Despite the fact that she nearly raped him on their wedding night, the fact that she often locked her door to him, none of their resulting children even remotely resembled him, his brother-in-law was deeply jealous of him from the beginning, and he saw the brother-in-law making free with a young servant girl, it came as a total surprise to him that his wife and her brother had an incestuous relationship. I will admit to having a low tolerance for pretentious dialogue, stuffy costumes, people that fuck with all or most of their clothes on, and endless scenes watching ants crawl around, but this is not a film I will re-watch.  It would probably be decent from a visual point of view with a good wide screen transfer, but the letterbox version just released is very grainy and noisy. Patsy Kensit, as the adulterous sister/wife, does show full frontal, and there is a lengthy sex scene behind gauze curtains.

Scoopy was able to enjoy symbolism, but admitted that it was a rather boring, tedious effort. I can't give this more than a C-.

The Critics Vote

  • General consensus: three stars. Ebert 3.5/4, Berardinelli 3/4,

The People Vote ...

  • with their dollars ... US gross, $5 million


IMDb guideline: 7.5 usually indicates a level of excellence, about like three and a half stars from the critics. 6.0 usually indicates lukewarm watchability, about like two and a half stars from the critics. The fives are generally not worthwhile unless they are really your kind of material, about like two stars from the critics. Films under five are generally awful even if you like that kind of film, equivalent to about one and a half stars from the critics or less, depending on just how far below five the rating is.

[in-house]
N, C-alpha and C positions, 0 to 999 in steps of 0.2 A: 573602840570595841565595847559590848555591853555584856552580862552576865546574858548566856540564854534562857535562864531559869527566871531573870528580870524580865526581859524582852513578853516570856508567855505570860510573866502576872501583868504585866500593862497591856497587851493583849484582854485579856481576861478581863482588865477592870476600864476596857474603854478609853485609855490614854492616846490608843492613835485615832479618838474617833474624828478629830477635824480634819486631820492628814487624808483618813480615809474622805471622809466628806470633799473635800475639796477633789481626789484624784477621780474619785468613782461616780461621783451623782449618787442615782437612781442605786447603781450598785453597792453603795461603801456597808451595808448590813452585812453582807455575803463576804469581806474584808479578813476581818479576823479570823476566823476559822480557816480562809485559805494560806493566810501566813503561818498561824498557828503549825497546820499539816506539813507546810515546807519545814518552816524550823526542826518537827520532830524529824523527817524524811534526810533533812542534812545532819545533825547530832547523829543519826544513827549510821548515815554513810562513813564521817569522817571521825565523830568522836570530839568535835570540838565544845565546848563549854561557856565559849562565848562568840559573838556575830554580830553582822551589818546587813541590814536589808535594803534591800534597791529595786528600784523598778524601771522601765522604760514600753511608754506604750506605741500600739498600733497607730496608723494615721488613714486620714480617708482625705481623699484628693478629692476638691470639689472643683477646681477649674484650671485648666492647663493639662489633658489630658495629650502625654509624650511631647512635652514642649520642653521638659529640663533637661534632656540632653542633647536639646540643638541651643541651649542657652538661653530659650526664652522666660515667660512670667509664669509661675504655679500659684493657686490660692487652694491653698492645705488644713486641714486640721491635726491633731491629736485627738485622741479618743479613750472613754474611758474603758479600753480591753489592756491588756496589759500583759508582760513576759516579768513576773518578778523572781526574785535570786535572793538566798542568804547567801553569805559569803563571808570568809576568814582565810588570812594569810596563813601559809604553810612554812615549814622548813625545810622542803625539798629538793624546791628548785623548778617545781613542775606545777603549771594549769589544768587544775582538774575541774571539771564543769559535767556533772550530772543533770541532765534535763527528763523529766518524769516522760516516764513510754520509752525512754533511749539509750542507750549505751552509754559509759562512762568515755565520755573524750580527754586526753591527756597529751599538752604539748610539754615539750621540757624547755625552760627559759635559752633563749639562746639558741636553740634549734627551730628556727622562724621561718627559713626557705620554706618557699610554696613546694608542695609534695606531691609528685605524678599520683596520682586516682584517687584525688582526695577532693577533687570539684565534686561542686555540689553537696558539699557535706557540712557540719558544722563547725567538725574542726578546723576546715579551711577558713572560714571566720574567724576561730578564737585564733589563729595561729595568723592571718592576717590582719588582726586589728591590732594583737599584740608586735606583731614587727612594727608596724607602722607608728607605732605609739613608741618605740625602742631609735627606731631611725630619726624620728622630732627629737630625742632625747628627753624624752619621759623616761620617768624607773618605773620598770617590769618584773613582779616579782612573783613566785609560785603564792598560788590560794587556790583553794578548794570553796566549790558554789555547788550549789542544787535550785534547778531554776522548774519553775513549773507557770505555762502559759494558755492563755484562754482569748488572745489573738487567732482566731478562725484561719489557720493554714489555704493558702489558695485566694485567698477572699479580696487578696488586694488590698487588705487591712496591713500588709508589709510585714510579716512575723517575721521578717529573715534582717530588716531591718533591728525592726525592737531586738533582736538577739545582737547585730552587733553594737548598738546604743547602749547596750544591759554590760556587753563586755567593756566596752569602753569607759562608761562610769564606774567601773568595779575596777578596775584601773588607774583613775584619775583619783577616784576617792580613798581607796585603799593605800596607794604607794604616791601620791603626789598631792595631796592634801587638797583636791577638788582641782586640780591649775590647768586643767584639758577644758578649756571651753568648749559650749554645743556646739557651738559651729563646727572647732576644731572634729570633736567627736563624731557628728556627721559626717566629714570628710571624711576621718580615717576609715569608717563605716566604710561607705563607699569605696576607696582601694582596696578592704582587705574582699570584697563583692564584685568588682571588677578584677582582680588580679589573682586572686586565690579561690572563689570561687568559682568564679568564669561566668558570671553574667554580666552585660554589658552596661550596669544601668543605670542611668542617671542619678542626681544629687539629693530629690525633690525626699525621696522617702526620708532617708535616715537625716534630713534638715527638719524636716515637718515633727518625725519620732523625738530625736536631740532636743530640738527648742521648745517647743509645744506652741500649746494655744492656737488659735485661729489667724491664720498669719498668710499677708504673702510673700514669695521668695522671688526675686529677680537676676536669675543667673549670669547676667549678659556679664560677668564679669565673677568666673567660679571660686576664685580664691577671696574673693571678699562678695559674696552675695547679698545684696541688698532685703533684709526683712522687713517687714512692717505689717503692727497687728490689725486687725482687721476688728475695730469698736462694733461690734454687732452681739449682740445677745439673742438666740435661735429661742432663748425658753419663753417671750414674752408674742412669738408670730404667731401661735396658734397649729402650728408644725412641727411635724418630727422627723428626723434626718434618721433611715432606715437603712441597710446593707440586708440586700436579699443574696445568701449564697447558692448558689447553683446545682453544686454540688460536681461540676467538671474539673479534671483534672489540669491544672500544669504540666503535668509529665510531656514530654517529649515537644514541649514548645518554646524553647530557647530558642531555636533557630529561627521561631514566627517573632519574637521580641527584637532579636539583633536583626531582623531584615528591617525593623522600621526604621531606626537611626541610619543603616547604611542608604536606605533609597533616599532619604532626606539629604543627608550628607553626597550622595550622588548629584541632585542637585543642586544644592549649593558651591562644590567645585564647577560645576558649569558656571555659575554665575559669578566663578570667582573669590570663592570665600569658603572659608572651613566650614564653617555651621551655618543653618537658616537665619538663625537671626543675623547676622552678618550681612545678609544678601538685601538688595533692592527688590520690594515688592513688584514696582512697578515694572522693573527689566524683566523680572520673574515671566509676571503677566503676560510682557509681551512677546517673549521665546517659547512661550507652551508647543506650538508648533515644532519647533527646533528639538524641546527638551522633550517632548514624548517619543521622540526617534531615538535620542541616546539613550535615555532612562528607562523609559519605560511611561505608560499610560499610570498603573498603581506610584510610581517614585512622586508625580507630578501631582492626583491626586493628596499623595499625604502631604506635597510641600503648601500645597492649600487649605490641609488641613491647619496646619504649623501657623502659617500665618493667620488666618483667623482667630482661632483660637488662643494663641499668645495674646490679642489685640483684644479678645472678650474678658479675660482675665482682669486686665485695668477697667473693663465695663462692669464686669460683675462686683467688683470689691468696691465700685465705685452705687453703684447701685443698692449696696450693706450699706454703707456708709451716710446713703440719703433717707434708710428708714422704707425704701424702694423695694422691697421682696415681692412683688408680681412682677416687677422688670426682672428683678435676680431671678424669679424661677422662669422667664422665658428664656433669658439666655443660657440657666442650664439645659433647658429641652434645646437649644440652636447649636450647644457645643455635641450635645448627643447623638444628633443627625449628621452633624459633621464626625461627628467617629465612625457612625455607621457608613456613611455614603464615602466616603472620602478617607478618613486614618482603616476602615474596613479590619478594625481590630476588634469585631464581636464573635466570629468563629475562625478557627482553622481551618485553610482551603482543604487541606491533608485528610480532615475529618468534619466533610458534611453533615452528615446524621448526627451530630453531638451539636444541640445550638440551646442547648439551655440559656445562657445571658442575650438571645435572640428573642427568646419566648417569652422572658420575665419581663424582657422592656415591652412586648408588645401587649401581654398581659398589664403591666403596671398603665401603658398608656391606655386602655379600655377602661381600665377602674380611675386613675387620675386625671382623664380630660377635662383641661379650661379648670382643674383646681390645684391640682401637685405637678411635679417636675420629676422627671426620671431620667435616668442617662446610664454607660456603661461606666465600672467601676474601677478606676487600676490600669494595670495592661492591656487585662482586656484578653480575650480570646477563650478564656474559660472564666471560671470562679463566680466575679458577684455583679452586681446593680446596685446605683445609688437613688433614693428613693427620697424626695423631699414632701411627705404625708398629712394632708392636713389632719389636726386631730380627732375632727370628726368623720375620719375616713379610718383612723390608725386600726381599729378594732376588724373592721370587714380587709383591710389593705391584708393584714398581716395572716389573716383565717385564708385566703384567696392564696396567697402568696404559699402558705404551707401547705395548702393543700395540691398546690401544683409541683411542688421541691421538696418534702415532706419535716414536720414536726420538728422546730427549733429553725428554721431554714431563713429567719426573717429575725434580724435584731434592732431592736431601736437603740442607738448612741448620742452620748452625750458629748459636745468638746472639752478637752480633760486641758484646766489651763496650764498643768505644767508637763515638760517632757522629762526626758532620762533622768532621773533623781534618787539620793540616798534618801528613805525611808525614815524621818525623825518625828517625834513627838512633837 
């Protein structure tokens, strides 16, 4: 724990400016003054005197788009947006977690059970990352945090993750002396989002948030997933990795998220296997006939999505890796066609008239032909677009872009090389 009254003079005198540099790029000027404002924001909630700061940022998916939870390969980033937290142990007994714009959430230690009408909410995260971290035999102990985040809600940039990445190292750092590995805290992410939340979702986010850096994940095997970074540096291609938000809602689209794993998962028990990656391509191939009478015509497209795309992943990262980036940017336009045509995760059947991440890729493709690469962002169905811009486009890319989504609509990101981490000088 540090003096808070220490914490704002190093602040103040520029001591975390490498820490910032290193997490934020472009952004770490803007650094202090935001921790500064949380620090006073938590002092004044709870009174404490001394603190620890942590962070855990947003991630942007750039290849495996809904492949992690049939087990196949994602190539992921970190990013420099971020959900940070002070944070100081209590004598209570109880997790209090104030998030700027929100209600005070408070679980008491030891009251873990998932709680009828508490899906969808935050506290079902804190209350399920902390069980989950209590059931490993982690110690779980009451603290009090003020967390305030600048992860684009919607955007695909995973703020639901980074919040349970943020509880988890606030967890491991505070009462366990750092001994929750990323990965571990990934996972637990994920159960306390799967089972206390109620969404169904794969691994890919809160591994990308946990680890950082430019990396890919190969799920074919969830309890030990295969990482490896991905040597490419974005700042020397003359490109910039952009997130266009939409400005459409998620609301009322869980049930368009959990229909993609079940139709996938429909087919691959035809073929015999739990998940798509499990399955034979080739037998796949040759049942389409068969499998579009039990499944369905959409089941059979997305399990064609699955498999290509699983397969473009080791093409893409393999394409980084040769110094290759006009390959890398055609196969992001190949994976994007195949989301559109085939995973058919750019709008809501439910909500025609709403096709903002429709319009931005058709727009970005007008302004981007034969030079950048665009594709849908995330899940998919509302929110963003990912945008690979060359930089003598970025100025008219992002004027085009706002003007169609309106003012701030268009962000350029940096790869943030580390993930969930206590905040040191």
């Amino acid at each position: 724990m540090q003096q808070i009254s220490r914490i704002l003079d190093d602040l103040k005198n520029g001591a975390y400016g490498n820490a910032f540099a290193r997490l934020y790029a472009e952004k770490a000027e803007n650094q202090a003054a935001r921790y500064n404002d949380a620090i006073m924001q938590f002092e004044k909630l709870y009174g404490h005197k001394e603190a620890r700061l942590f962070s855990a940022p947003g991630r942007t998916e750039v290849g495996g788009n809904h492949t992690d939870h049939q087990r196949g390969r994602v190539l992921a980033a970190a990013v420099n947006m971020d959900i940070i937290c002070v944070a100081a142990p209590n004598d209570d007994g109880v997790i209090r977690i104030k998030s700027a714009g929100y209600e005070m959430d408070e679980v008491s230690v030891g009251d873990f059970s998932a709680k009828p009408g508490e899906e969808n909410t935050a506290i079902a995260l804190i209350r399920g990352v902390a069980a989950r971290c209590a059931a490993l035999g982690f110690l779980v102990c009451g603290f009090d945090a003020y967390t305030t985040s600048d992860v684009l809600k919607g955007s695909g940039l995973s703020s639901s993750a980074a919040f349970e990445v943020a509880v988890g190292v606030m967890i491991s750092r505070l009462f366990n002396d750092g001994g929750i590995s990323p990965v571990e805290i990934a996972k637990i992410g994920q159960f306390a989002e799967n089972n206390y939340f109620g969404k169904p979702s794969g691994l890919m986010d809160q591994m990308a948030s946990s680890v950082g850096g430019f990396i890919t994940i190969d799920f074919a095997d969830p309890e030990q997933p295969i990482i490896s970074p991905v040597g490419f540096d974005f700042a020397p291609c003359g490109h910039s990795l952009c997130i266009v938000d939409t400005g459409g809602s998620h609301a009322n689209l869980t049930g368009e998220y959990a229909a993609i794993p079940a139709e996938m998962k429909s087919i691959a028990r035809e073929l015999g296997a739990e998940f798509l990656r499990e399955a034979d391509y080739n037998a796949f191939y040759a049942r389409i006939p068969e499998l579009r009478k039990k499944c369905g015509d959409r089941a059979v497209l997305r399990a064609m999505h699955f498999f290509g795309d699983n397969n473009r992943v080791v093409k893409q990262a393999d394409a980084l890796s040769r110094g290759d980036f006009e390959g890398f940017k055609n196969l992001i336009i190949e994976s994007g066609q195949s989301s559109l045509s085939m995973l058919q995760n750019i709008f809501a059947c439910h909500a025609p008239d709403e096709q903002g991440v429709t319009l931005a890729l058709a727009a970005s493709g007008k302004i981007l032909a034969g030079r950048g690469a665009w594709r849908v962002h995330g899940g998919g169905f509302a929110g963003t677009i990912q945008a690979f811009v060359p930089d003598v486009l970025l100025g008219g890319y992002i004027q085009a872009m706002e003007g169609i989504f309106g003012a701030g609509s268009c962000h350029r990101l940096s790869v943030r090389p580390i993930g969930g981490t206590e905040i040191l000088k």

My own guideline: A means the movie is so good it will appeal to you even if you hate the genre. B means the movie is not good enough to win you over if you hate the genre, but is good enough to do so if you have an open mind about this type of film. C means it will only appeal to genre addicts, and has no crossover appeal. D means you'll hate it even if you like the genre. E means that you'll hate it even if you love the genre. F means that the film is not only unappealing across-the-board, but technically inept as well.

Based on this description, this film is a D+ (Scoopy) to C- (Tuna). A period drama,  with some outstanding positives and some offsetting weaknesses. It will appeal to some, but is not a mass market picture. Scoop's addition: I originally graded it a C, but changed it to a D+ when I realized that must be the right grade based upon our system - it's the kind of movie I normally enjoy, but I didn't much like it. It's somewhere in that C- to D+ range in that it is barely watchable or maybe barely unwatchable even if you like period costume dramas. I'd say D+ is right rather than C- because the DVD transfer is unimpressive.

Return to the Movie House home page